He said in Dar es Salaam at a meeting called by Media Council of Tanzania (MCT) for 130 media stakeholders from across the country. The meeting constituted of the MCT Constitutional Council, which brought feedback from six zones on the Katiba draft.
Speaking at the event, retired Judge Warioba, at length, noted that there was still a vacuum in the ongoing public and media discourse with reports on the constitution draft currently more significantly focusing on the country’s administrative structure, powers and other political matters.
He said the discussions exuded silence on issues that touch the larger section of the public. “Many more issues that touch the people were raised, you should go beyond the power structure, go to the fundamentals -- the basic needs of a common Tanzanian. Power is nothing, he said, adding that in the countrywide meetings, which were carried out ahead of the draft, people touched, with passion, issues like land, education, health, economy and nation’s vision.
According to him, when his commission was going round the country gathering public views, the larger section of people raised many issues, including ownership and valuation of land, social security for the elderly people, relations between communities and investors, national parks, access to quality education and social services.
He also said that agriculture, which is the backbone of the country’s economy, including employing the majority population, was given special emphasis by the people. “People also spoke so much about land and we realised how important land is to the ordinary person,” he said.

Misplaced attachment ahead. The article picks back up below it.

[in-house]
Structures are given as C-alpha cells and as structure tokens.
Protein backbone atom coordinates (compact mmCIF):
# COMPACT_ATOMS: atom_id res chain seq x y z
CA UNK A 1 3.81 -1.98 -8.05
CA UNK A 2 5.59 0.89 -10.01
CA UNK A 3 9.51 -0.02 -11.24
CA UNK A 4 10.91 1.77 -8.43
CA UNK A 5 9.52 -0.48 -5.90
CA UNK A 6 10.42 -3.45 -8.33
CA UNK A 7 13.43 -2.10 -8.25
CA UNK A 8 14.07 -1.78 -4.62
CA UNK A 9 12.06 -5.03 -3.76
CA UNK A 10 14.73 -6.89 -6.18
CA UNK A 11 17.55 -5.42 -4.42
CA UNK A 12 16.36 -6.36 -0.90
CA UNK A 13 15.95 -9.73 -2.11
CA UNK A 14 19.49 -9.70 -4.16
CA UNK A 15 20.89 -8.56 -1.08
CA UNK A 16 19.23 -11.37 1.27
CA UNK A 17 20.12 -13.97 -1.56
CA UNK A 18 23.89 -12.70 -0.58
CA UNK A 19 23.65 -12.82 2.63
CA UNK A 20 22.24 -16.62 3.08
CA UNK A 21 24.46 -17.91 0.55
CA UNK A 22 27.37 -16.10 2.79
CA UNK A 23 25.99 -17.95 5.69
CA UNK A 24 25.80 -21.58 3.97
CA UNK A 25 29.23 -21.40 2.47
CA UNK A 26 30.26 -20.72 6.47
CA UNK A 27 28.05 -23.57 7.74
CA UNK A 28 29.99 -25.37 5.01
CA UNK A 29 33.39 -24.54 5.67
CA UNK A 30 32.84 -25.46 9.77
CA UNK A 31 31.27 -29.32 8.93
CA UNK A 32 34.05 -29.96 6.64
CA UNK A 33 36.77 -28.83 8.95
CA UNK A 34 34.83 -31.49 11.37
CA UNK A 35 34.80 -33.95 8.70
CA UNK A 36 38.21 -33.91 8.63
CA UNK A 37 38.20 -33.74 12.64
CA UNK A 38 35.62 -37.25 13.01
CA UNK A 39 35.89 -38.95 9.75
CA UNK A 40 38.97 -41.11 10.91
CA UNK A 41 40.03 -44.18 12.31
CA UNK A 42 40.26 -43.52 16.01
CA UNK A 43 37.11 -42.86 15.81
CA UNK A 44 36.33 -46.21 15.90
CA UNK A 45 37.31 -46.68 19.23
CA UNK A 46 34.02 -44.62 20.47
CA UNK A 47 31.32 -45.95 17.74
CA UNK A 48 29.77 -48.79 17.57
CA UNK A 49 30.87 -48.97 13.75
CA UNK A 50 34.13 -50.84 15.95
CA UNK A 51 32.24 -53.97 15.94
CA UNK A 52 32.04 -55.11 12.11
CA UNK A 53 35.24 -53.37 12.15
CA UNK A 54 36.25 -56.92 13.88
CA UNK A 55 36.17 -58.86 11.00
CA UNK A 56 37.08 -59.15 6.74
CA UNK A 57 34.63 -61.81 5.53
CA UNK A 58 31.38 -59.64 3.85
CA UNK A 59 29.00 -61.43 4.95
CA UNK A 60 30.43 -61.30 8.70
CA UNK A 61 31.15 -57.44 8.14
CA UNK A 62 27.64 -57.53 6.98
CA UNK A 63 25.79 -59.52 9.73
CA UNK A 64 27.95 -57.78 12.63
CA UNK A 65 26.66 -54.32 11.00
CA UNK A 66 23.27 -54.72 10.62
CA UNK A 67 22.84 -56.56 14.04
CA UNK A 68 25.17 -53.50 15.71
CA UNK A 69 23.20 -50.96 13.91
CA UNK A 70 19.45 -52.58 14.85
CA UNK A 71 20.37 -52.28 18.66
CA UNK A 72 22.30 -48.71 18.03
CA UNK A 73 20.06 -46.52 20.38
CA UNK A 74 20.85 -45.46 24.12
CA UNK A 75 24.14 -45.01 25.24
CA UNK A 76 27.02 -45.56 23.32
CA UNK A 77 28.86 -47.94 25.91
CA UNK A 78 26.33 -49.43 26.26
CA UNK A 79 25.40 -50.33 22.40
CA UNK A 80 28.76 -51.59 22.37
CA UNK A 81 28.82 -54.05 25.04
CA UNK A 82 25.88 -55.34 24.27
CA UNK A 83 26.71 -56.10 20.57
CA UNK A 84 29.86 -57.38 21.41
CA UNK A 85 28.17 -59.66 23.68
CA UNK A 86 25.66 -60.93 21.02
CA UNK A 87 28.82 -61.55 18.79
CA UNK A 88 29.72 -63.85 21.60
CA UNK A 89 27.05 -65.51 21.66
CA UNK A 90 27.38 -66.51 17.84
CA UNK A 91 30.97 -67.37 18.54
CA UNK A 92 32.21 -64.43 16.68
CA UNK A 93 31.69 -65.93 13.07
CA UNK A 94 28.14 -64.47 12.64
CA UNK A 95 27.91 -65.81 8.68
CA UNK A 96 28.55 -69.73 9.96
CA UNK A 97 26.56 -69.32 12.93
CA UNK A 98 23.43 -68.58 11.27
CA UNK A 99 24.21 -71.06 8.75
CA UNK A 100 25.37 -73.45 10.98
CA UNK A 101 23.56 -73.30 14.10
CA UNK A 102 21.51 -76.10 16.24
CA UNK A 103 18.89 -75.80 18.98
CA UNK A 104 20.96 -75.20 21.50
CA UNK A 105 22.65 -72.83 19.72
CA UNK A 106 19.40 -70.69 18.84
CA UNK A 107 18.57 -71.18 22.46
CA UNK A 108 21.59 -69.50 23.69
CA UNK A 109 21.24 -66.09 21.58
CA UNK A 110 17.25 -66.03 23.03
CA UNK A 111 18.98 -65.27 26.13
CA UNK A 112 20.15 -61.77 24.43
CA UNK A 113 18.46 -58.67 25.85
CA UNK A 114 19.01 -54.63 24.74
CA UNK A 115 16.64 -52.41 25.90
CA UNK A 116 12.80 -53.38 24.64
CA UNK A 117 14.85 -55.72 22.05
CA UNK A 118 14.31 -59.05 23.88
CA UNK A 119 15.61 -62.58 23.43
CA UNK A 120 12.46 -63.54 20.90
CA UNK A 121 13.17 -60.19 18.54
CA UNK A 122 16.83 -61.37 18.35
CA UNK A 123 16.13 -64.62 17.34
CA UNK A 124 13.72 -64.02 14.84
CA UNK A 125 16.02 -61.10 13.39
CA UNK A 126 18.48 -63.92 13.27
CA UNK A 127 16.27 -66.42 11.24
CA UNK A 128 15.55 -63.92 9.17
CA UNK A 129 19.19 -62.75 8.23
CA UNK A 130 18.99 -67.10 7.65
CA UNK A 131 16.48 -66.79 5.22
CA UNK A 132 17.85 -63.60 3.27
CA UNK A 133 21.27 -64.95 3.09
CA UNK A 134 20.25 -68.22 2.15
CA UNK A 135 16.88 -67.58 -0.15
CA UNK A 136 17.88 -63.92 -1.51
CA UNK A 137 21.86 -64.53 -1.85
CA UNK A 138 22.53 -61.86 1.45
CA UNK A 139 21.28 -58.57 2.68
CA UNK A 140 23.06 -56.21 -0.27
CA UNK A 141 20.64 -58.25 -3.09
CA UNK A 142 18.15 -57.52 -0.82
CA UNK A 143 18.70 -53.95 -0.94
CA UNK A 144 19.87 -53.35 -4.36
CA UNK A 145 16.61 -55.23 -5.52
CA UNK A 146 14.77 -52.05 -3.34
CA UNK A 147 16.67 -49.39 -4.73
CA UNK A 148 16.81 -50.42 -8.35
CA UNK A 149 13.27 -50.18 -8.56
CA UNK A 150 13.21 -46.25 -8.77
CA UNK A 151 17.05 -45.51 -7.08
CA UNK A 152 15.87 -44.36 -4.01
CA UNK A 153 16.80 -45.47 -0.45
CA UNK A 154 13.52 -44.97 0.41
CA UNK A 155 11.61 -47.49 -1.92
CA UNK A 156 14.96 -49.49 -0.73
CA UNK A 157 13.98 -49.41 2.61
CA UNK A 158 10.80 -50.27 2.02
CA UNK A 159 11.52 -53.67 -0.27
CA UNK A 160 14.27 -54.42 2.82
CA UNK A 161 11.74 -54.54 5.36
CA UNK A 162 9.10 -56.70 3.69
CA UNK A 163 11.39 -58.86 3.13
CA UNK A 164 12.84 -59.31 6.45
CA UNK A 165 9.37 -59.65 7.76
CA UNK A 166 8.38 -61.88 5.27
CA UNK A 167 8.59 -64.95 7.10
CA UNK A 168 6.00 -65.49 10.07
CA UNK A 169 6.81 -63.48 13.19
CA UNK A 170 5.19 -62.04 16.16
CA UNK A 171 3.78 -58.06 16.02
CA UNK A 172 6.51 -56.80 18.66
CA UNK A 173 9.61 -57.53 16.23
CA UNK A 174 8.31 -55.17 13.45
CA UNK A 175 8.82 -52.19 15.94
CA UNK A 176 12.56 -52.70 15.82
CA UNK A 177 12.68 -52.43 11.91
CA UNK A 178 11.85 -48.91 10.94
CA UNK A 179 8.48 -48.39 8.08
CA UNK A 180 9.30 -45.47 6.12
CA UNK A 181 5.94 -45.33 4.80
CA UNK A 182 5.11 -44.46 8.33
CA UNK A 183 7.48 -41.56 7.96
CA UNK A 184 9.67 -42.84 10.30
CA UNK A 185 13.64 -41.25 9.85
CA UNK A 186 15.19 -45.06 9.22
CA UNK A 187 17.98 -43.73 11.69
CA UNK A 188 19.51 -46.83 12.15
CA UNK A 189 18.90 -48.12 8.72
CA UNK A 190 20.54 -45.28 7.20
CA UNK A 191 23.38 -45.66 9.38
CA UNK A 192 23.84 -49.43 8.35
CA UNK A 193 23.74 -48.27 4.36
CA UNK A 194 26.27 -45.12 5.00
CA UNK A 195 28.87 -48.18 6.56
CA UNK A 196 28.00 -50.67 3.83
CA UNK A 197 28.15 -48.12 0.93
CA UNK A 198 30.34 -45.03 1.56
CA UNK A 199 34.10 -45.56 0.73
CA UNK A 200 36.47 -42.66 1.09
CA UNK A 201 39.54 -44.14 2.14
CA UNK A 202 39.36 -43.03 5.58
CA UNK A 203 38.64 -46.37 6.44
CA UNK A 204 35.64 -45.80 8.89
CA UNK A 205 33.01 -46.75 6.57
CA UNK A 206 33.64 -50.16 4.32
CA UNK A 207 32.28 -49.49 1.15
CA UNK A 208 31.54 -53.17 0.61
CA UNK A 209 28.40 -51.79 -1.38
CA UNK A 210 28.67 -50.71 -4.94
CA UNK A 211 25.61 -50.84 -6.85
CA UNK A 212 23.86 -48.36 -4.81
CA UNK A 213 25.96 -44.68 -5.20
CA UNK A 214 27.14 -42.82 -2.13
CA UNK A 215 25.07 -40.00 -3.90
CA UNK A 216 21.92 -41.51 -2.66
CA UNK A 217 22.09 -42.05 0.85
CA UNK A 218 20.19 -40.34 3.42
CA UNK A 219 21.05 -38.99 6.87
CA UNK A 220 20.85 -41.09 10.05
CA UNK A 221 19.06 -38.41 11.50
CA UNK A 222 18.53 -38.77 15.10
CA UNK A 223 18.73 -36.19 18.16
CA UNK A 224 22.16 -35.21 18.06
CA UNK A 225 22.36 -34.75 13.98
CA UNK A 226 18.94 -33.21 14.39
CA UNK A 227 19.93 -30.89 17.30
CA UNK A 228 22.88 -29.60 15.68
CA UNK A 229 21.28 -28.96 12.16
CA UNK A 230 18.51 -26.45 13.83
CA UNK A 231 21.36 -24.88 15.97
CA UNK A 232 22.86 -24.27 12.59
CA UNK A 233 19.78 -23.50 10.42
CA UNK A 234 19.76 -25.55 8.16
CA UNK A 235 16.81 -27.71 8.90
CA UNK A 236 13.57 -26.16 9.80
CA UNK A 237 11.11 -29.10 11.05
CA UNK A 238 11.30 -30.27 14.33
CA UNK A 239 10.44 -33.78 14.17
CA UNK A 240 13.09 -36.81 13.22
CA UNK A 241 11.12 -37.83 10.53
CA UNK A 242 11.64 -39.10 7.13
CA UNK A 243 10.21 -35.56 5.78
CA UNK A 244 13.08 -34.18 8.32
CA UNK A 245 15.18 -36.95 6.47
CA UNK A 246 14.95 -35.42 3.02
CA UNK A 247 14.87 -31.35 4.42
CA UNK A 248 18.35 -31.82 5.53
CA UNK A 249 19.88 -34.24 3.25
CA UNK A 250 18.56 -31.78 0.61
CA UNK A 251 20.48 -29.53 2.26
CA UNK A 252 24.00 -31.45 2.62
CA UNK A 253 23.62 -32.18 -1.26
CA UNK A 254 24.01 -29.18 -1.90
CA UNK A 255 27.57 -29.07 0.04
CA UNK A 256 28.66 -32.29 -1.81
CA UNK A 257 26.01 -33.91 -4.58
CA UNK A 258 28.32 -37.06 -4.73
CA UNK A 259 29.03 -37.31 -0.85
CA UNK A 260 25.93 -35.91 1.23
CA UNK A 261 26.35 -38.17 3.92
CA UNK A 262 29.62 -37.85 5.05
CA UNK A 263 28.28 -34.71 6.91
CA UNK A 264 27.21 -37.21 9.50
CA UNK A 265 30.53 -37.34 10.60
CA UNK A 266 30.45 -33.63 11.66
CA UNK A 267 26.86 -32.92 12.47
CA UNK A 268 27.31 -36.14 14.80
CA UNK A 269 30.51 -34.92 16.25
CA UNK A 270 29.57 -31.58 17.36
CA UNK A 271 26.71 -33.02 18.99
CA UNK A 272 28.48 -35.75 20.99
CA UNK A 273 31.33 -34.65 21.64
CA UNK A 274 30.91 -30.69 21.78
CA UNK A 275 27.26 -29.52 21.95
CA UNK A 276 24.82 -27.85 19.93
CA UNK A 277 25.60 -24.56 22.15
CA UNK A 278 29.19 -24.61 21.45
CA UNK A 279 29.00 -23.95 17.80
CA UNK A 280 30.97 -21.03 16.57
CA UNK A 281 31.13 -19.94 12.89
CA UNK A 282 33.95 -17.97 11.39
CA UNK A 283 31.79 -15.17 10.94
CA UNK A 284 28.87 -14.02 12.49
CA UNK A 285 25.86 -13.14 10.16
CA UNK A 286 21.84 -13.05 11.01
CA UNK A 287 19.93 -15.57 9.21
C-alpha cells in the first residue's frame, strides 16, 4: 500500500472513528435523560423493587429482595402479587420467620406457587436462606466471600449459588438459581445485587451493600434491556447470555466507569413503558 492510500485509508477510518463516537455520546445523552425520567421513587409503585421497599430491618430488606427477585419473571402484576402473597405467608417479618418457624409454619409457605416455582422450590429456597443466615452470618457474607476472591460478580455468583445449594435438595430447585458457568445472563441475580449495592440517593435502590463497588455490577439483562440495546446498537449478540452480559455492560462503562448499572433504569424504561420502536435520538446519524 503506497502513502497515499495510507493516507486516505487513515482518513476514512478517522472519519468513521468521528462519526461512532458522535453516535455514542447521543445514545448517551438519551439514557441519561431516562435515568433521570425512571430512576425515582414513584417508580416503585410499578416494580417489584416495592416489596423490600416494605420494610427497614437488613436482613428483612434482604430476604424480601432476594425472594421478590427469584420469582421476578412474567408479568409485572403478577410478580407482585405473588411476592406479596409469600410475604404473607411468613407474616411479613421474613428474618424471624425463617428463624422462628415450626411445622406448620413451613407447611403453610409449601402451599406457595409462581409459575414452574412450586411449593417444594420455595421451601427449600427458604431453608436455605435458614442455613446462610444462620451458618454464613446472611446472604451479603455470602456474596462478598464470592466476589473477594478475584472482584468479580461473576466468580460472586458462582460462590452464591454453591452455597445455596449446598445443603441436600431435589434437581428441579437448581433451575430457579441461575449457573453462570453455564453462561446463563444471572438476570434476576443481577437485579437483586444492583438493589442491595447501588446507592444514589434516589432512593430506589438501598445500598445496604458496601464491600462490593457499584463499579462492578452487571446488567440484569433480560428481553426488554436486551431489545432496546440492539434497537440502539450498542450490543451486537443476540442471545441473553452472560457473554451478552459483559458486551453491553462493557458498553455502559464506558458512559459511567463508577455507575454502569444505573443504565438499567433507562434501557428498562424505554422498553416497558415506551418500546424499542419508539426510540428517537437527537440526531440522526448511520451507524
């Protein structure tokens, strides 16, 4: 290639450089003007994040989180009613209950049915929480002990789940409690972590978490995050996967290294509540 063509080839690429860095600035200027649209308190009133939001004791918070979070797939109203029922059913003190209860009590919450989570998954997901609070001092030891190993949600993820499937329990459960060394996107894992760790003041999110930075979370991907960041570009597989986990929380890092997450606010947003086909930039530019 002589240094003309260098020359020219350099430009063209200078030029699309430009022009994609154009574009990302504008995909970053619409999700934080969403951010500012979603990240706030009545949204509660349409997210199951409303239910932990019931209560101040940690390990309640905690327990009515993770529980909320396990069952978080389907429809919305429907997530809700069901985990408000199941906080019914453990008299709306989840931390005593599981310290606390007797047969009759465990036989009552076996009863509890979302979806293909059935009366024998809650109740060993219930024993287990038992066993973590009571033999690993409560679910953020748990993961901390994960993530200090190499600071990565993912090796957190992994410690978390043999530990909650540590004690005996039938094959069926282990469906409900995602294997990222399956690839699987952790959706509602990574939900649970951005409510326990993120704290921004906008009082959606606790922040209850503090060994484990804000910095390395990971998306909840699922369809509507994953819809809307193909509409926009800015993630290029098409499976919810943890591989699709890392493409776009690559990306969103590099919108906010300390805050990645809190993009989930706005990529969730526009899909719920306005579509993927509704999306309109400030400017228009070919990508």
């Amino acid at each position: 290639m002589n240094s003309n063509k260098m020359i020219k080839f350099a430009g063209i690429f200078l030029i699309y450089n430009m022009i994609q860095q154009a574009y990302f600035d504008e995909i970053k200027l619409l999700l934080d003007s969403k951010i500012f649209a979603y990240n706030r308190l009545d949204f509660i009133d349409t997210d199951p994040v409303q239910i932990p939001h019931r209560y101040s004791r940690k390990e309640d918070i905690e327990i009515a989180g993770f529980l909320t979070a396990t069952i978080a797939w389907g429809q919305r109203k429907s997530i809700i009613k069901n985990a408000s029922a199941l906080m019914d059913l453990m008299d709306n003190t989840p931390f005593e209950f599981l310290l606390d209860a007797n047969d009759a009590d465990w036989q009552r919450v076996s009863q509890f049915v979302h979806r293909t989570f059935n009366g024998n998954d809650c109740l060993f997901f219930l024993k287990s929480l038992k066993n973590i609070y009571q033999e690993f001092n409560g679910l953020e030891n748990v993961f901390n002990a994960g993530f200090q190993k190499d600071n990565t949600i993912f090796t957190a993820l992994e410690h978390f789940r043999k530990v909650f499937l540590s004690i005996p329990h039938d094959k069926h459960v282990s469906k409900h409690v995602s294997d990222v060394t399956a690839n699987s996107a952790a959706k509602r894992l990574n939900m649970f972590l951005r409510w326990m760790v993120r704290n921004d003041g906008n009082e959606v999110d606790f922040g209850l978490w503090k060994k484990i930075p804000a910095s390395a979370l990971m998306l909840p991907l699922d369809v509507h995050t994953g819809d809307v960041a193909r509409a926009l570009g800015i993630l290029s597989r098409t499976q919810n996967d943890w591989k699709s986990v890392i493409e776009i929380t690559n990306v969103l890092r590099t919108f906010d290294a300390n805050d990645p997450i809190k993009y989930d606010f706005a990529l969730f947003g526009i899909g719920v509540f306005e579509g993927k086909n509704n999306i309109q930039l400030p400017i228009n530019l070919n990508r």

He said people spoke about health and felt the health system is two sides, with the rich having access to top healthcare while the poor only access lowly funded public health centres. ‘‘These are the issues we should raise,” he said, adding, “This is because if the people would feel the Katiba does not represent their views, then its implementation would be difficult,’’ he said.
He also asked the constitutional councils to discuss issues within boundary of the draft constitution. “We should not go in the reverse by introducing fresh ideas away from the current draft. If one thinks that a fresh idea should be introduced, he or she should justify and would be hard,” he said.
On his view regarding input from the media, he said: “We expect journalists to give their opinions with regard to freedom of expression but also give their feelings as common citizens.’’ He said media has been central in giving the public the platform to exchange varying views on the constitution and in the process communicating.
He asked media to continue its role so that the final product of the constitution is good and implementable. He however said media and the public are giving so much weight on power structure but muting many other things that are central and were raised by ordinary people like land issues.
He asked media to write about everything so that the public can use the platform to communicate and exchange debate on their varying views.
Presenting proposals from the media fraternity, MCT’s Regulation and Standards manager Ms Pili Mtambalike noted that a clause in article 30 of the proposed draft constitution, which provides for freedom of expression and the right to information, was criticised as an impediment to the very rights it is supposed to facilitate.
In their proposals, media practitioners, trainers and stakeholders singled out clause 4 of the article which subjects it’s utilization to a legislation to be enacted with the objective of protecting national security, peace, national values, rights, privacy and the freedom of other people as a claw-back clause.
Some participants suggested the clause should either be removed altogether or amended by improving the wording to be positive.